When a dog fell through ice at the Andalusia water treatment plant, another dog helped save its life by getting the attention of a worker at the plant.
"I’d left for lunch," said Joe Dungan. "I came back and when I came back from lunch the one black dog was running around and tried to get my attention. I looked over in this hole over here and the other dog was in the water trying to get out, so I called 911."
Rescue crews were sent to a report of a dog through the ice at the Andalusia Water and Sewage Treatment Plant, 200 8th Street West, at about 11:40 a.m. Thursday, January 15, 2015.
A barking dog got the attention of a man working on a door at the plant. It was that dog's persistent barking that prompted the man to look up; that's when he noticed another dog, with its head just above the water, in an unfrozen section of a huge water treatment basin.
"I think he was trying to tell me something, he was saving his friend, and I kept telling the dog that it would be alright, that we were getting help as quick as we could," said Dungan.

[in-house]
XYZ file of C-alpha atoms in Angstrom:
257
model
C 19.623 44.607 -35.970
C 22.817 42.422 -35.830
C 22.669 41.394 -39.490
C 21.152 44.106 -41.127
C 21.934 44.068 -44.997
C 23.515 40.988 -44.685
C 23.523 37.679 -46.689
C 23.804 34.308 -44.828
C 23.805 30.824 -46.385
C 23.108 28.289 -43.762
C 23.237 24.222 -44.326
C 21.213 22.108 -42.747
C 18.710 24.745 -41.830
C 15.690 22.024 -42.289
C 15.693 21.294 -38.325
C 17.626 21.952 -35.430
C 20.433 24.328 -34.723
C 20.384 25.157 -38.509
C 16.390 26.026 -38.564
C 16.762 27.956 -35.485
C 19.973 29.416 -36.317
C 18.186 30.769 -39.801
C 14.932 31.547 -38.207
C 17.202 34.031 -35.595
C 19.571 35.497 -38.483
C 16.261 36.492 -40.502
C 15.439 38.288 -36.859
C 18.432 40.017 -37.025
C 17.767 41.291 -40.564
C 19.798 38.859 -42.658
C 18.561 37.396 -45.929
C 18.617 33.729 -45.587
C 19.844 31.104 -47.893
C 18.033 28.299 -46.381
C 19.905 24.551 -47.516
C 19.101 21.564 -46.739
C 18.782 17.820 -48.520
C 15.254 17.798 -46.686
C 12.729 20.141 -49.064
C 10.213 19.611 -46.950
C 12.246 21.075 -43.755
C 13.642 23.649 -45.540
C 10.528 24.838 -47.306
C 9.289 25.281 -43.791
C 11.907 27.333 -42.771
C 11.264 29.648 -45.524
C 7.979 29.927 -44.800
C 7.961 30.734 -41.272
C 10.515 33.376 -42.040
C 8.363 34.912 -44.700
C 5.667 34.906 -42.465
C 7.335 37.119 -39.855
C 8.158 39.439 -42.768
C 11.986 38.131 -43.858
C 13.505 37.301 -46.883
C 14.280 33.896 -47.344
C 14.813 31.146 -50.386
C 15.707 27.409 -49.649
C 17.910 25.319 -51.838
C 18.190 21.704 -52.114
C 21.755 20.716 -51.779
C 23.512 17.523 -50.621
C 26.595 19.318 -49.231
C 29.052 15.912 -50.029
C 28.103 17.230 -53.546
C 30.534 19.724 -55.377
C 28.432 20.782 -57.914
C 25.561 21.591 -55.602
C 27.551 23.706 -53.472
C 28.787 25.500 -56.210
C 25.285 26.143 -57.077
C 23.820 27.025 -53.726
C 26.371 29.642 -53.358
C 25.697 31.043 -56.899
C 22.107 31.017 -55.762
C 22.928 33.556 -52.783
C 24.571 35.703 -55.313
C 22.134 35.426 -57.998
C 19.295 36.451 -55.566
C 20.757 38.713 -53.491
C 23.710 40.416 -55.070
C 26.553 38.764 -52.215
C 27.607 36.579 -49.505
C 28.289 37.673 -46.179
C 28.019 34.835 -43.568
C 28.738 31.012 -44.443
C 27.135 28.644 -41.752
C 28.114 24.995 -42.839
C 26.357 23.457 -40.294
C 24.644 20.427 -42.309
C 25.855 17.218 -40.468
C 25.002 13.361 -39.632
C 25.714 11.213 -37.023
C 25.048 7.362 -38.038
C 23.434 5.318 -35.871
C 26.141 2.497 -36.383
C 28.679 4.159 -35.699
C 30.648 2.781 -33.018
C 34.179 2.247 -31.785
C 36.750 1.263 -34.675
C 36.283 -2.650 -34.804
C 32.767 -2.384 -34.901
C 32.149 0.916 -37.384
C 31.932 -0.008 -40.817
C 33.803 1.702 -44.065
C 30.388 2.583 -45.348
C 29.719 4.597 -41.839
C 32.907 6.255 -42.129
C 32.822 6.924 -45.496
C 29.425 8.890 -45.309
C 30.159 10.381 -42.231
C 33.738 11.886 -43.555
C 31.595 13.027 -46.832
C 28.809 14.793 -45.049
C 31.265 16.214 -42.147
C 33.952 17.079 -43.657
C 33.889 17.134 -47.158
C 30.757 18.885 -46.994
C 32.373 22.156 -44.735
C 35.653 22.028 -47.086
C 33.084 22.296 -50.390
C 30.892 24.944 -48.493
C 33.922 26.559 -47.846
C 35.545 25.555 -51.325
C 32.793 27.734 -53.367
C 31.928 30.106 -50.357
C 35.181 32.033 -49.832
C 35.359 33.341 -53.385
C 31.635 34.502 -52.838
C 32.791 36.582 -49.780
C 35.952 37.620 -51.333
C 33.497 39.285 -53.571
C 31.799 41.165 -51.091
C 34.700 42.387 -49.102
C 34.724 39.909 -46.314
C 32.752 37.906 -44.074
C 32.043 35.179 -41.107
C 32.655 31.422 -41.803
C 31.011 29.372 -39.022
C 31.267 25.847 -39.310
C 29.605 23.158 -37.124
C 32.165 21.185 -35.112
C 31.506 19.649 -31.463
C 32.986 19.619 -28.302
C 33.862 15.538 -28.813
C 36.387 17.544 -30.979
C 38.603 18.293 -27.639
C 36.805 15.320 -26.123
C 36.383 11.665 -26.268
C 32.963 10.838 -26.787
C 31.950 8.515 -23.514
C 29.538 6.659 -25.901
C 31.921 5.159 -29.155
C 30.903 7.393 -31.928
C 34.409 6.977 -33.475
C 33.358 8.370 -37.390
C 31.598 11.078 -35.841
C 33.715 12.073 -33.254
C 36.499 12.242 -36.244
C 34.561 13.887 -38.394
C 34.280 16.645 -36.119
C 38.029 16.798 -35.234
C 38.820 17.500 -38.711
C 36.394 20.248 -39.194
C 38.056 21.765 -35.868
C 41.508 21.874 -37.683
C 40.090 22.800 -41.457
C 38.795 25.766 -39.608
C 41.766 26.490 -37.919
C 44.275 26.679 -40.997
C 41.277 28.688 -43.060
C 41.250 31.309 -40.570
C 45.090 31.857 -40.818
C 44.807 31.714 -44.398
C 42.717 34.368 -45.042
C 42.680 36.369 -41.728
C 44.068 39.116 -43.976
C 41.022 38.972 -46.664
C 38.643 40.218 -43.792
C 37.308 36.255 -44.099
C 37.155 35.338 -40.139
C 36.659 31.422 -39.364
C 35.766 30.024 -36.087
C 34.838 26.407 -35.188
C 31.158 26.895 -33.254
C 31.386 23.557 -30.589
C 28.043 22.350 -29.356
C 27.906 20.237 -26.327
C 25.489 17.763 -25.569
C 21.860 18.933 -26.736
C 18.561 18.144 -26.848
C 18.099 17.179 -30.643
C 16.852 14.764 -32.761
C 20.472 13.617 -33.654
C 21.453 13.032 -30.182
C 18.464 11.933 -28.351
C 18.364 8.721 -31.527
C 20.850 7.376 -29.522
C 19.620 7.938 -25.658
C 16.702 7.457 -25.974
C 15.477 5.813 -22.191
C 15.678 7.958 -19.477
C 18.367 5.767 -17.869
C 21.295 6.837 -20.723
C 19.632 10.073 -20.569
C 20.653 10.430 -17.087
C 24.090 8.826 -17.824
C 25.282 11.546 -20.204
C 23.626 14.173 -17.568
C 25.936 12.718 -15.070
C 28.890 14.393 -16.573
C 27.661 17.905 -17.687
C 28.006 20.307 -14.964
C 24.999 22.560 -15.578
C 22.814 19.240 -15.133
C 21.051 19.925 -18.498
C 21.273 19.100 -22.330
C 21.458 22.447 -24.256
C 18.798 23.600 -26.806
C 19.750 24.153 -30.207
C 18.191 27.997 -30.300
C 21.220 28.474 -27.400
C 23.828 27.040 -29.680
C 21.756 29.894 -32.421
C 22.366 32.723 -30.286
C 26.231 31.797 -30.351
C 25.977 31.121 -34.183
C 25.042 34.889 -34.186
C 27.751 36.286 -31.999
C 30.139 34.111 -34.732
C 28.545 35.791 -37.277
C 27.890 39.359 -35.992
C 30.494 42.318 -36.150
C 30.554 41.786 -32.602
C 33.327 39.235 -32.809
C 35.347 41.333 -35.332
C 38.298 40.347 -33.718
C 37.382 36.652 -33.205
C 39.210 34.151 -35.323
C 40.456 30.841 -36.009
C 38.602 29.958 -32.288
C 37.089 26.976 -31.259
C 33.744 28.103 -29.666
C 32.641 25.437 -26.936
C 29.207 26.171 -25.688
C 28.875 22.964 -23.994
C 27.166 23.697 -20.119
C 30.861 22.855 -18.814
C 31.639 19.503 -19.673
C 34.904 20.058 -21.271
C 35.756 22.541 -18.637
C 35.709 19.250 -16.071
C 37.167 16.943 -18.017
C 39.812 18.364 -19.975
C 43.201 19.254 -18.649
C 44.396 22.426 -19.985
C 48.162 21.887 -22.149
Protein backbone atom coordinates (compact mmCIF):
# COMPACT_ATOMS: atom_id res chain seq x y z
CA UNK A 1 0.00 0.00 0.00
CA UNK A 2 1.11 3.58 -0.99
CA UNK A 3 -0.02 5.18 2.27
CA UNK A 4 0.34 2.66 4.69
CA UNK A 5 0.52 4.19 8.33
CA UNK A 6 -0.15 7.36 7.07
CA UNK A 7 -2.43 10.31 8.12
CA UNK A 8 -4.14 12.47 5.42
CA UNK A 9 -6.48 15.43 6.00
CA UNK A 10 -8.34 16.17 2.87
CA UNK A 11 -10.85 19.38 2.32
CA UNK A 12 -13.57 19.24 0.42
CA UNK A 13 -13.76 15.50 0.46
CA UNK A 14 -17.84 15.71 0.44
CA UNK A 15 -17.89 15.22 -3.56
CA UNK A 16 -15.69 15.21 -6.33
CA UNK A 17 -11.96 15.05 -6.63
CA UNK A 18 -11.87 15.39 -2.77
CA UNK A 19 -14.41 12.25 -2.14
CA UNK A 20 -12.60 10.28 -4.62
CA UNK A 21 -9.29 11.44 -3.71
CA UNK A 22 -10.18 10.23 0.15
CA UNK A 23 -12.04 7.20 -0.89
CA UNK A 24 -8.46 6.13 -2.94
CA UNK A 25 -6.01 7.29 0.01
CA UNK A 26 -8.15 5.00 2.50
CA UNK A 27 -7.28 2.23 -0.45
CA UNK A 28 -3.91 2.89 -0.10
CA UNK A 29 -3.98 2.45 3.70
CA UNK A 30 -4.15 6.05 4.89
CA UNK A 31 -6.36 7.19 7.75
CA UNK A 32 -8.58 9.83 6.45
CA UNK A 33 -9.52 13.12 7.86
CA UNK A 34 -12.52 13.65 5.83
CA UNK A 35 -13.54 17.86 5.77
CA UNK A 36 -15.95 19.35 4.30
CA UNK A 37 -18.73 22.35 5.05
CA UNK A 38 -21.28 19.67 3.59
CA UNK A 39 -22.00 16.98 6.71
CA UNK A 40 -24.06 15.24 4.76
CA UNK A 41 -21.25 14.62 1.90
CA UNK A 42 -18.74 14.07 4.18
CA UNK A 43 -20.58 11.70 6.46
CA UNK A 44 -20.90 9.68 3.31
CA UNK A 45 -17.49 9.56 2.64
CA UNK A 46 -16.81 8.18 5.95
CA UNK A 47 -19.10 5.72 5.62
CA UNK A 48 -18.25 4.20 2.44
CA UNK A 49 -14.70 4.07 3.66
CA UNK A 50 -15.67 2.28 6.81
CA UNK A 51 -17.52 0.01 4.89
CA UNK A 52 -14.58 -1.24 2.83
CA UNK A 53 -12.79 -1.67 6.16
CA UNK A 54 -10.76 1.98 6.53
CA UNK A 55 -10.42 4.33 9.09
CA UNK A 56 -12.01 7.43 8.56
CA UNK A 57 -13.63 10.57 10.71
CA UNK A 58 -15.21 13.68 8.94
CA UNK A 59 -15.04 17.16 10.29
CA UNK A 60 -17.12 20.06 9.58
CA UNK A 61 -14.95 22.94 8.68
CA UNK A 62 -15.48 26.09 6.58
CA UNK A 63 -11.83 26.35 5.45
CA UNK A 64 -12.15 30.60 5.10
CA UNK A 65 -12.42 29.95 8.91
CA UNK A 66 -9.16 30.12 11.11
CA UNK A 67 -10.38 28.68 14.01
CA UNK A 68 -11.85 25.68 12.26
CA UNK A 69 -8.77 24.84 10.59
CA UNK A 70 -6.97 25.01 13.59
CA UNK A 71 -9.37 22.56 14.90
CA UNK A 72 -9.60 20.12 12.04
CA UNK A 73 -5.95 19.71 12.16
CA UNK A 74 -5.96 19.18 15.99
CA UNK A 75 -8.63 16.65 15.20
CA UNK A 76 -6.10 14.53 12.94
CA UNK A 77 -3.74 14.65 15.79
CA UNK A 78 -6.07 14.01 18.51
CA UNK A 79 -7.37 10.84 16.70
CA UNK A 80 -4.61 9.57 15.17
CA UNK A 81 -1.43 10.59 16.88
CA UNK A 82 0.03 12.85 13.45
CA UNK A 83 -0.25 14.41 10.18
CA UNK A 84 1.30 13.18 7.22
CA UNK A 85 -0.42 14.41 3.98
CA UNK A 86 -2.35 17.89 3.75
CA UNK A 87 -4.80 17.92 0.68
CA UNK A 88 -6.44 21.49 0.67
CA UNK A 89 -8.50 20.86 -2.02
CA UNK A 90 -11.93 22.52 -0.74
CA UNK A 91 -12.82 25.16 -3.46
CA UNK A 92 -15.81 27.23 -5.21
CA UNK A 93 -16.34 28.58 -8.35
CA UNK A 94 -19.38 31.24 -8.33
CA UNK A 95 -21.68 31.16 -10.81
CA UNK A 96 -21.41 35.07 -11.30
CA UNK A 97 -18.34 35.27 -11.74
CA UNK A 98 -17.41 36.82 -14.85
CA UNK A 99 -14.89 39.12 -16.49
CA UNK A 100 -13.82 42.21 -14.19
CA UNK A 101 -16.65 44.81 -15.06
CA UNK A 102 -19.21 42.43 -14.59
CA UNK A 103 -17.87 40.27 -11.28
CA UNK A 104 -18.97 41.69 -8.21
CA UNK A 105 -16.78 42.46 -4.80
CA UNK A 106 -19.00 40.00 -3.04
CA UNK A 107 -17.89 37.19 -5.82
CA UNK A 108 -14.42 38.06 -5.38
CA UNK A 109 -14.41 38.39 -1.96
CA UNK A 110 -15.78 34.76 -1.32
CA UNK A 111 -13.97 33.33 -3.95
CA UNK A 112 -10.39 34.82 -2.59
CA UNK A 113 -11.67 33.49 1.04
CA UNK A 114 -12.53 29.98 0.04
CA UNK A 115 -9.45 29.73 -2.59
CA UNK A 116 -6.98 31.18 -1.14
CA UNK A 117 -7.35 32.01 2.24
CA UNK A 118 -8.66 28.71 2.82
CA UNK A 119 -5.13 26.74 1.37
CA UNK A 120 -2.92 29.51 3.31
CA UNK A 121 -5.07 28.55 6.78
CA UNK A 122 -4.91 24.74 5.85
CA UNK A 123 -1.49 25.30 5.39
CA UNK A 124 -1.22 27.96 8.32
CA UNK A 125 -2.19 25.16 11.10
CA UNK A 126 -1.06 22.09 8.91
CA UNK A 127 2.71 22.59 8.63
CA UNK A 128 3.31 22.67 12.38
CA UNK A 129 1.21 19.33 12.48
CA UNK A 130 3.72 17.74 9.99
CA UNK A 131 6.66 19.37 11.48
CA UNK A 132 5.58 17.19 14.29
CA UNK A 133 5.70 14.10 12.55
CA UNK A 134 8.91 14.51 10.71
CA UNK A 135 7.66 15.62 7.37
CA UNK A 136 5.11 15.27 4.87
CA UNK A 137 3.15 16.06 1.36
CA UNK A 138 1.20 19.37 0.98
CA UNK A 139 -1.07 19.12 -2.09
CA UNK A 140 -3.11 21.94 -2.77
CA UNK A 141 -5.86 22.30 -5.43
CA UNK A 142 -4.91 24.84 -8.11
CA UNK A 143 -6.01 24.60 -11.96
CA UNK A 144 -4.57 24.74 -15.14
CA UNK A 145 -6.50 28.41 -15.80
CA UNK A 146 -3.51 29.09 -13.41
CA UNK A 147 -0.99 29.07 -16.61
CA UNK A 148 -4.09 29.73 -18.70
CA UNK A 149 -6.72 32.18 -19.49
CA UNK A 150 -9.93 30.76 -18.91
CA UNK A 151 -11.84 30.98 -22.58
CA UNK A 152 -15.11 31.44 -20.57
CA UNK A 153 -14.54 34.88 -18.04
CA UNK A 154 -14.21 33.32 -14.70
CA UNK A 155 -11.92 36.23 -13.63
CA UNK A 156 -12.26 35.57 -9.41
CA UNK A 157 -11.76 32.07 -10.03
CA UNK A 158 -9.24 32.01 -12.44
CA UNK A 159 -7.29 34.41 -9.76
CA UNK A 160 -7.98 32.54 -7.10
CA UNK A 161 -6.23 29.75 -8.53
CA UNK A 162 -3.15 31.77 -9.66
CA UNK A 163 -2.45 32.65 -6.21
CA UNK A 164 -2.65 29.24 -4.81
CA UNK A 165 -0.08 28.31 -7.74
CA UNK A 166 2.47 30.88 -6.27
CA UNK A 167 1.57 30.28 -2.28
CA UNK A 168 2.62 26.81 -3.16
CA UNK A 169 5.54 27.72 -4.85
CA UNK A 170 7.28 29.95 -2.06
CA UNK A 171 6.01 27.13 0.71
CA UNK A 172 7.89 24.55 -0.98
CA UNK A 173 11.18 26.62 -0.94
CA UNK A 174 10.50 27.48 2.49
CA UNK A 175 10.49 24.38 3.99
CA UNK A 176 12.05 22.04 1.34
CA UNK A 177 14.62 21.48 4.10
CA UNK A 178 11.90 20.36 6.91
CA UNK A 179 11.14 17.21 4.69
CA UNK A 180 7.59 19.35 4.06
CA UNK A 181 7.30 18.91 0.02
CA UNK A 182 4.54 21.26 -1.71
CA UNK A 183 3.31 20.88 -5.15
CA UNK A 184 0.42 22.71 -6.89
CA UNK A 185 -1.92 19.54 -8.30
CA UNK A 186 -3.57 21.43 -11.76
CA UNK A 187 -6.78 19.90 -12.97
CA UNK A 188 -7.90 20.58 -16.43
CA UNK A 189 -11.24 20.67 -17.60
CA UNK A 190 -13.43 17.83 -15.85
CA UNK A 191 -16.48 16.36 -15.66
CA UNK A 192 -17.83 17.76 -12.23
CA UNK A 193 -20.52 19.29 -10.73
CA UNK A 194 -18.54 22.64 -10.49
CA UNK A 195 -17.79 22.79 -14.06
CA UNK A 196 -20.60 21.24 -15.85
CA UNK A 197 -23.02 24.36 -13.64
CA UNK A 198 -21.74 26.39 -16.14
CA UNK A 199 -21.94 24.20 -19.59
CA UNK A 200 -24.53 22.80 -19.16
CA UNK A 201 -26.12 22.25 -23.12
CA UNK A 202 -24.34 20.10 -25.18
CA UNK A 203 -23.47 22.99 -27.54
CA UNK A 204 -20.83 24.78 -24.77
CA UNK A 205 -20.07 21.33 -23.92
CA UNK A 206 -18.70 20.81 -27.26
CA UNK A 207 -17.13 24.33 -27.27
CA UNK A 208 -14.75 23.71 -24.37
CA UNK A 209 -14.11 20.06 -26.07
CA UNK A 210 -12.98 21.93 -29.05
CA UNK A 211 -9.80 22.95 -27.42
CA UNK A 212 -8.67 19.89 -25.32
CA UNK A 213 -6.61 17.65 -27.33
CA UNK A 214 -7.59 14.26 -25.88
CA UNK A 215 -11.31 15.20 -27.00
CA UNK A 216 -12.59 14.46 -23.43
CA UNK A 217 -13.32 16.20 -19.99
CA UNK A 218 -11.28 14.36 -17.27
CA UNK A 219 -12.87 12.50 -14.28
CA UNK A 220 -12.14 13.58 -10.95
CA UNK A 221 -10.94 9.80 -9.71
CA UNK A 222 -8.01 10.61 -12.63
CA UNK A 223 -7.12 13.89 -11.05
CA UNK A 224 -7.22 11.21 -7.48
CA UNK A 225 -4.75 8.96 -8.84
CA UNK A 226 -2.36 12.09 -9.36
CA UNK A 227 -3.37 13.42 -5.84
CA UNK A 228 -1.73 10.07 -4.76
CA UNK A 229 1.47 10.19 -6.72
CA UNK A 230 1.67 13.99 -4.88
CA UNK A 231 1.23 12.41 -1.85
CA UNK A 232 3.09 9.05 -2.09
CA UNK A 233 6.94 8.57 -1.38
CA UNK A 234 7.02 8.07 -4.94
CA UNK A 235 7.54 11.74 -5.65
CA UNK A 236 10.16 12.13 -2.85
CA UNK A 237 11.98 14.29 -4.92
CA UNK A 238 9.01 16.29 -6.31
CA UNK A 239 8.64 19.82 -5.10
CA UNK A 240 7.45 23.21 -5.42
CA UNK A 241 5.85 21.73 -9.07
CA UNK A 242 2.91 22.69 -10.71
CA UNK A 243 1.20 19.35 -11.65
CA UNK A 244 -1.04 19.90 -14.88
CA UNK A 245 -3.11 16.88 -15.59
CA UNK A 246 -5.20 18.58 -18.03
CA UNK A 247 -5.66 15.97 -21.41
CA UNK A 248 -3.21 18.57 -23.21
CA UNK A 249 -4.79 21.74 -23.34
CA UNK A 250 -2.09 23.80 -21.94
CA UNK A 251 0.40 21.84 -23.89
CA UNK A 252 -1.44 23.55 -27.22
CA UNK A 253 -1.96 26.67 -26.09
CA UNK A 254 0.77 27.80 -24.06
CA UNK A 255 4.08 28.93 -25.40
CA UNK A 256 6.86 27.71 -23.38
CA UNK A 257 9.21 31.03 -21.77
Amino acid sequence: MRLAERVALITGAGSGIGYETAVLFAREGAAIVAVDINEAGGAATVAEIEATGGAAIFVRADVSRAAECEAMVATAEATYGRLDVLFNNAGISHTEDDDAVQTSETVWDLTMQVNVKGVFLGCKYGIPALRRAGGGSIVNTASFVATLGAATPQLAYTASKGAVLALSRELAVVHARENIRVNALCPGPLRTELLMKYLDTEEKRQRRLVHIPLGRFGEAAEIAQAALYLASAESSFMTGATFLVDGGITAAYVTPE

Plant workers quickly used a rope to launch a flat-bottomed boat to the stranded animal. As one person got ahold of the dog, others used the rope to pull the boat - and the dog - to the edge of the basin.
"It was worn out," described Matt Stark, who was on the boat. "He didn’t have much longer. It’s a good thing that we got to him when we did."
Because it was still agitated and barking, rescuers did not immediately capture the dog that started the rescue. That dog eventually ran off.
The dog pulled from the water was shivering but expected to recover. It was taken into custody by animal control.
"Every dog has to be scanned when it goes in and if it has an owner then I’m sure somebody's missing him," said Byron Reynolds, a Community Service Officer with Rock Island Animal Control.
"Fortunately, someone was around," he added. "He wasn’t out on the river where nobody could get to him so if you think about the overall picture, it was a good thing."
Both dogs wore collars, but not tags, according to animal control. It was unclear who might own the dogs.
Plant workers said the dogs were probably tempted by geese that frequently land in the water basin.